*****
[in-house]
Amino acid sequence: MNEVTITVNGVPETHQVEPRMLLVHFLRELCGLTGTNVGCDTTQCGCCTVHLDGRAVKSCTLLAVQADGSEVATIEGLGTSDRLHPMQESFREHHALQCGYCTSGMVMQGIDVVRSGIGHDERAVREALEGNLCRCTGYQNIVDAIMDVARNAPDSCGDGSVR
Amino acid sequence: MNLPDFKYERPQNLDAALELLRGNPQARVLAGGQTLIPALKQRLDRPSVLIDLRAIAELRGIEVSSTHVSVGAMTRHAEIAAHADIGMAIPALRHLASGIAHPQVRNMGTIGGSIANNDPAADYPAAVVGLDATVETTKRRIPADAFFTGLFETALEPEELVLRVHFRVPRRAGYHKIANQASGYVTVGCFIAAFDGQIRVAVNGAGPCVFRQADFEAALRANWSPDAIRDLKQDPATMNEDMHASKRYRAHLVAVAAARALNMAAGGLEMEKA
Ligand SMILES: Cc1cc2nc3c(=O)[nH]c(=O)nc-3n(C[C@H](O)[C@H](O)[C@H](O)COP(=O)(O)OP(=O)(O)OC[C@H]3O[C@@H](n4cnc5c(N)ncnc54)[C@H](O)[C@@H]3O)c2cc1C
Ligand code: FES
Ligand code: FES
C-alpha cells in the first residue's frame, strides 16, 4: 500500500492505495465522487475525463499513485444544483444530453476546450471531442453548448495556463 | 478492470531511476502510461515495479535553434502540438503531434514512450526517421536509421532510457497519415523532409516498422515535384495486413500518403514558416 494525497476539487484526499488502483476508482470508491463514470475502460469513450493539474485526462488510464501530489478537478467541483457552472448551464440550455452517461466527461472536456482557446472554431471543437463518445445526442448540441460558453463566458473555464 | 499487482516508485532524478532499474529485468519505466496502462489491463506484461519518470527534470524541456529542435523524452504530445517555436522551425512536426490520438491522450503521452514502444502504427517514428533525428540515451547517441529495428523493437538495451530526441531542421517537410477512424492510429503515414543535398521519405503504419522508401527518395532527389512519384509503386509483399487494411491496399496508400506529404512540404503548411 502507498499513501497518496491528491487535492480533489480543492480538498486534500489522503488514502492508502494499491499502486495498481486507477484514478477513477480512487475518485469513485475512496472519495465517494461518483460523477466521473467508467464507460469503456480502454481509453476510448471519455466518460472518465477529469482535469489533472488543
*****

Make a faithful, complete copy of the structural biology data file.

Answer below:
[in-house]
Amino acid sequence: MNEVTITVNGVPETHQVEPRMLLVHFLRELCGLTGTNVGCDTTQCGCCTVHLDGRAVKSCTLLAVQADGSEVATIEGLGTSDRLHPMQESFREHHALQCGYCTSGMVMQGIDVVRSGIGHDERAVREALEGNLCRCTGYQNIVDAIMDVARNAPDSCGDGSVR
Amino acid sequence: MNLPDFKYERPQNLDAALELLRGNPQARVLAGGQTLIPALKQRLDRPSVLIDLRAIAELRGIEVSSTHVSVGAMTRHAEIAAHADIGMAIPALRHLASGIAHPQVRNMGTIGGSIANNDPAADYPAAVVGLDATVETTKRRIPADAFFTGLFETALEPEELVLRVHFRVPRRAGYHKIANQASGYVTVGCFIAAFDGQIRVAVNGAGPCVFRQADFEAALRANWSPDAIRDLKQDPATMNEDMHASKRYRAHLVAVAAARALNMAAGGLEMEKA
Ligand SMILES: Cc1cc2nc3c(=O)[nH]c(=O)nc-3n(C[C@H](O)[C@H](O)[C@H](O)COP(=O)(O)OP(=O)(O)OC[C@H]3O[C@@H](n4cnc5c(N)ncnc54)[C@H](O)[C@@H]3O)c2cc1C
Ligand code: FES
Ligand code: FES
C-alpha cells in the first residue's frame, strides 16, 4: 500500500492505495465522487475525463499513485444544483444530453476546450471531442453548448495556463 | 478492470531511476502510461515495479535553434502540438503531434514512450526517421536509421532510457497519415523532409516498422515535384495486413500518403514558416 494525497476539487484526499488502483476508482470508491463514470475502460469513450493539474485526462488510464501530489478537478467541483457552472448551464440550455452517461466527461472536456482557446472554431471543437463518445445526442448540441460558453463566458473555464 | 499487482516508485532524478532499474529485468519505466496502462489491463506484461519518470527534470524541456529542435523524452504530445517555436522551425512536426490520438491522450503521452514502444502504427517514428533525428540515451547517441529495428523493437538495451530526441531542421517537410477512424492510429503515414543535398521519405503504419522508401527518395532527389512519384509503386509483399487494411491496399496508400506529404512540404503548411 502507498499513501497518496491528491487535492480533489480543492480538498486534500489522503488514502492508502494499491499502486495498481486507477484514478477513477480512487475518485469513485475512496472519495465517494461518483460523477466521473467508467464507460469503456480502454481509453476510448471519455466518460472518465477529469482535469489533472488543